Their name sounds like an embarrassing fancy dress costume, their members look like teenage troublemakers, and their latest artwork features a completely nude youngster.
However, despite the first impression, there’s a lot more to Hockey Dad than one might think. Touring with DZ Deathrays, performing at the acclaimed Falls Festival and copping rotations on FBi Radio, triple J and some serious US airtime are just some of the achievements these young guns have copped over the past few years.
It’s finally here! Hockey Dad’s debut LP Boronia is all that fans have hoped for: a 40 minute surf holiday, soaked in unmistakeable Aussie style.
Billy Fleming and Zach Stephenson have effectively been catapulted out of their beloved hometown and onto stages all over Australia, which is a rather huge feat for a couple of lads from Wollongong, especially with nothing more than a collection of singles and a lone EP to thank.
Well, nothing more until now, that is.
Bringing together a collection of early favourites, recent singles and completely new tracks, while simultaneously collaborating with musical genius Tom Iansek (Big Scary, #1 Dads) and mixing whizz Wade Keighran (The Scare, Wolf & Cub), the lads were able to rest assured that their biggest release yet would be a solid one.
The record kicks off with the festival-ready jam We Can’t Have This, which would’ve slotted right into an afternoon slot at the late Big Day Out. Zach’s drawn out vocals combine with Billy’s fast-paced drum rhythms to establish a feel good chorus, as the lyrical element pushes back against the notion of temporary love, requesting that women “stop wasting [their] time”, revealing some worldly wisdom behind the duo’s youthful exteriors.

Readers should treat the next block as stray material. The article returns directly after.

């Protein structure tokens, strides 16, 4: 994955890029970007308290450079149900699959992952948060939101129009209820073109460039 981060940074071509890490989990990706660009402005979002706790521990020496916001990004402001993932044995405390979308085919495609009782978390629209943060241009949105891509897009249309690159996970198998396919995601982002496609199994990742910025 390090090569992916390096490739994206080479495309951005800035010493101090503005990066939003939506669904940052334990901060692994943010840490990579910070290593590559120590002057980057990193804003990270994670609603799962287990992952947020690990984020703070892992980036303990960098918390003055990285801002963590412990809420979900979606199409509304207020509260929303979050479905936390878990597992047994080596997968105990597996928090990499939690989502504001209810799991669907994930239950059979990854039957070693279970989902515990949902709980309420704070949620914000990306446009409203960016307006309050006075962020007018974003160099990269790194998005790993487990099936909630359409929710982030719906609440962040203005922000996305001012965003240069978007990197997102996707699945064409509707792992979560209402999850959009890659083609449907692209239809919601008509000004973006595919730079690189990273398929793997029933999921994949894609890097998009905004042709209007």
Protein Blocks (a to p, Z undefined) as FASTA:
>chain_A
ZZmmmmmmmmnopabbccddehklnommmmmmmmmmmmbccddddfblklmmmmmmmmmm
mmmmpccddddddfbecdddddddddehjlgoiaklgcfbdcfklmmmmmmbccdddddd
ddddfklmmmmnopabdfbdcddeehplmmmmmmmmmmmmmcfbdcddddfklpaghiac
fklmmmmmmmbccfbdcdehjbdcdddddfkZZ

Boronia goes on to lyrically travel in many directions, discussing love, surfing and brotherhood (is there really anything else?), all while providing some solid justice for the genre of Aussie pop punk.
The album stylistically vomits summer all throughout, temporarily placing the listener in the life of a teenager on a seemingly endless vacation, even if it only lasts for the 40 odd minutes of the LP’s duration.
At one point in the record, Hockey Dad are hoping to find love, claiming in I Need a Woman that if they “give it time she’ll be all mine” because “I need woman in my life”, which earlier on temporarily sounds like it may have burst into a Blink-182-esque anthem.
Yet later on, Stephenson takes a page from Sam Smith’s book in A Night Out With, singing that his woman is “going way too fast, but it was never a race” even though he’s “reaching out to lover [her]”, clearly preferable of a deeper relationship over a night of meaningless sex.
The LP begins to conclude with Two Forever, covering the all-important topic of bromance, particularly between the lads themselves. The track lyrically demonstrates that while Billy and Zac have matured considerably from the days of jamming in each other’s garages.
They still put their friendship first, singing that “you’ll always be a friend of mine … I don’t need love … Coz I got you man”.
Grange then sees the duo take a victory lap, high-fiving the whole way, featuring minimal singing yet maximal playing. Fleming finds his stylistic peak here, drumming hard, fast, and tight for much of the 5-minute runtime alongside his band mate’s varied guitar patterns. The song contrasts many of the surf-rock outfit’s previous works, potentially clueing towards a new direction for the future of their sound.
What we know for sure is that Boronia is an excellent record and another gold star for the Australian music industry. It holds it’s own as sufficient to send the talented lads straight back onto the tour route, first with the indie rockin’ Jungle Giants throughout the homeland, then straight over to the states to take their sound worldwide.
All-in-all the album leaves listeners and fans alike feeling satisfied with Hockey Dad’s first full-length effort, however it won’t be long before the people are craving more, and when that second LP comes, we’d better hope our ears are ready.